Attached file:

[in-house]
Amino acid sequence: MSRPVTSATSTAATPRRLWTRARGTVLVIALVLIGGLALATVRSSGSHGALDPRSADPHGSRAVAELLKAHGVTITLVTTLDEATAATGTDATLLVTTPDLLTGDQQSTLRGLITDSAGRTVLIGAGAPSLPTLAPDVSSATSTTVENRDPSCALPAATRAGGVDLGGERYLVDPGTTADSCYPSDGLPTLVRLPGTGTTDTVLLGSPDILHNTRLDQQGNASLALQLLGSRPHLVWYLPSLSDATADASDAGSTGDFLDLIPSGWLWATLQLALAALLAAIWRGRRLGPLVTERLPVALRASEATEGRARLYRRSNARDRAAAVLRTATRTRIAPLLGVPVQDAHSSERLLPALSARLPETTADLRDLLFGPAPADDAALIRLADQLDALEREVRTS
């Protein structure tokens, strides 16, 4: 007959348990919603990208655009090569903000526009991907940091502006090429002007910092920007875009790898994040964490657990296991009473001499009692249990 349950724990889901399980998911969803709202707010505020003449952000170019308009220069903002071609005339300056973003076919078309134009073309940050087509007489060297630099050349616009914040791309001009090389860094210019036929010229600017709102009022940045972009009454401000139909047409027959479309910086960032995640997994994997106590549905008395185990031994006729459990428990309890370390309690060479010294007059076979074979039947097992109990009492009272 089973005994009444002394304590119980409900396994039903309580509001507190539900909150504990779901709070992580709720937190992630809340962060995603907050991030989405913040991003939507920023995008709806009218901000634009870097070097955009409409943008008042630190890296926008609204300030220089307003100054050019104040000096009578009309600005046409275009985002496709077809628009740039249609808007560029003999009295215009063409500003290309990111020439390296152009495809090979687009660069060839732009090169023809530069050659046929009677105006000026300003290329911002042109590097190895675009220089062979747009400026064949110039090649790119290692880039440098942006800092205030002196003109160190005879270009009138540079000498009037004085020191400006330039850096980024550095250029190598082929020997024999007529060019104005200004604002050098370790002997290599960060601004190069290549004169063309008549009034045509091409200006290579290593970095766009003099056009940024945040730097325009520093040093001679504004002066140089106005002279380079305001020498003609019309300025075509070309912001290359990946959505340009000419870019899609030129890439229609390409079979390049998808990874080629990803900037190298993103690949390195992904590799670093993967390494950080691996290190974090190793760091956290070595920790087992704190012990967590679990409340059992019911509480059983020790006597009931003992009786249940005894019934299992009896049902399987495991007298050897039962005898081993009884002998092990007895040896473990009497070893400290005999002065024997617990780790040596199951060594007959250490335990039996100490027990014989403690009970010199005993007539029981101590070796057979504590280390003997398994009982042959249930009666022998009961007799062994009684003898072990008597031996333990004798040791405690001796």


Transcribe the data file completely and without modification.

[in-house]
Amino acid sequence: MSRPVTSATSTAATPRRLWTRARGTVLVIALVLIGGLALATVRSSGSHGALDPRSADPHGSRAVAELLKAHGVTITLVTTLDEATAATGTDATLLVTTPDLLTGDQQSTLRGLITDSAGRTVLIGAGAPSLPTLAPDVSSATSTTVENRDPSCALPAATRAGGVDLGGERYLVDPGTTADSCYPSDGLPTLVRLPGTGTTDTVLLGSPDILHNTRLDQQGNASLALQLLGSRPHLVWYLPSLSDATADASDAGSTGDFLDLIPSGWLWATLQLALAALLAAIWRGRRLGPLVTERLPVALRASEATEGRARLYRRSNARDRAAAVLRTATRTRIAPLLGVPVQDAHSSERLLPALSARLPETTADLRDLLFGPAPADDAALIRLADQLDALEREVRTS
């Protein structure tokens, strides 16, 4: 007959348990919603990208655009090569903000526009991907940091502006090429002007910092920007875009790898994040964490657990296991009473001499009692249990 349950724990889901399980998911969803709202707010505020003449952000170019308009220069903002071609005339300056973003076919078309134009073309940050087509007489060297630099050349616009914040791309001009090389860094210019036929010229600017709102009022940045972009009454401000139909047409027959479309910086960032995640997994994997106590549905008395185990031994006729459990428990309890370390309690060479010294007059076979074979039947097992109990009492009272 089973005994009444002394304590119980409900396994039903309580509001507190539900909150504990779901709070992580709720937190992630809340962060995603907050991030989405913040991003939507920023995008709806009218901000634009870097070097955009409409943008008042630190890296926008609204300030220089307003100054050019104040000096009578009309600005046409275009985002496709077809628009740039249609808007560029003999009295215009063409500003290309990111020439390296152009495809090979687009660069060839732009090169023809530069050659046929009677105006000026300003290329911002042109590097190895675009220089062979747009400026064949110039090649790119290692880039440098942006800092205030002196003109160190005879270009009138540079000498009037004085020191400006330039850096980024550095250029190598082929020997024999007529060019104005200004604002050098370790002997290599960060601004190069290549004169063309008549009034045509091409200006290579290593970095766009003099056009940024945040730097325009520093040093001679504004002066140089106005002279380079305001020498003609019309300025075509070309912001290359990946959505340009000419870019899609030129890439229609390409079979390049998808990874080629990803900037190298993103690949390195992904590799670093993967390494950080691996290190974090190793760091956290070595920790087992704190012990967590679990409340059992019911509480059983020790006597009931003992009786249940005894019934299992009896049902399987495991007298050897039962005898081993009884002998092990007895040896473990009497070893400290005999002065024997617990780790040596199951060594007959250490335990039996100490027990014989403690009970010199005993007539029981101590070796057979504590280390003997398994009982042959249930009666022998009961007799062994009684003898072990008597031996333990004798040791405690001796």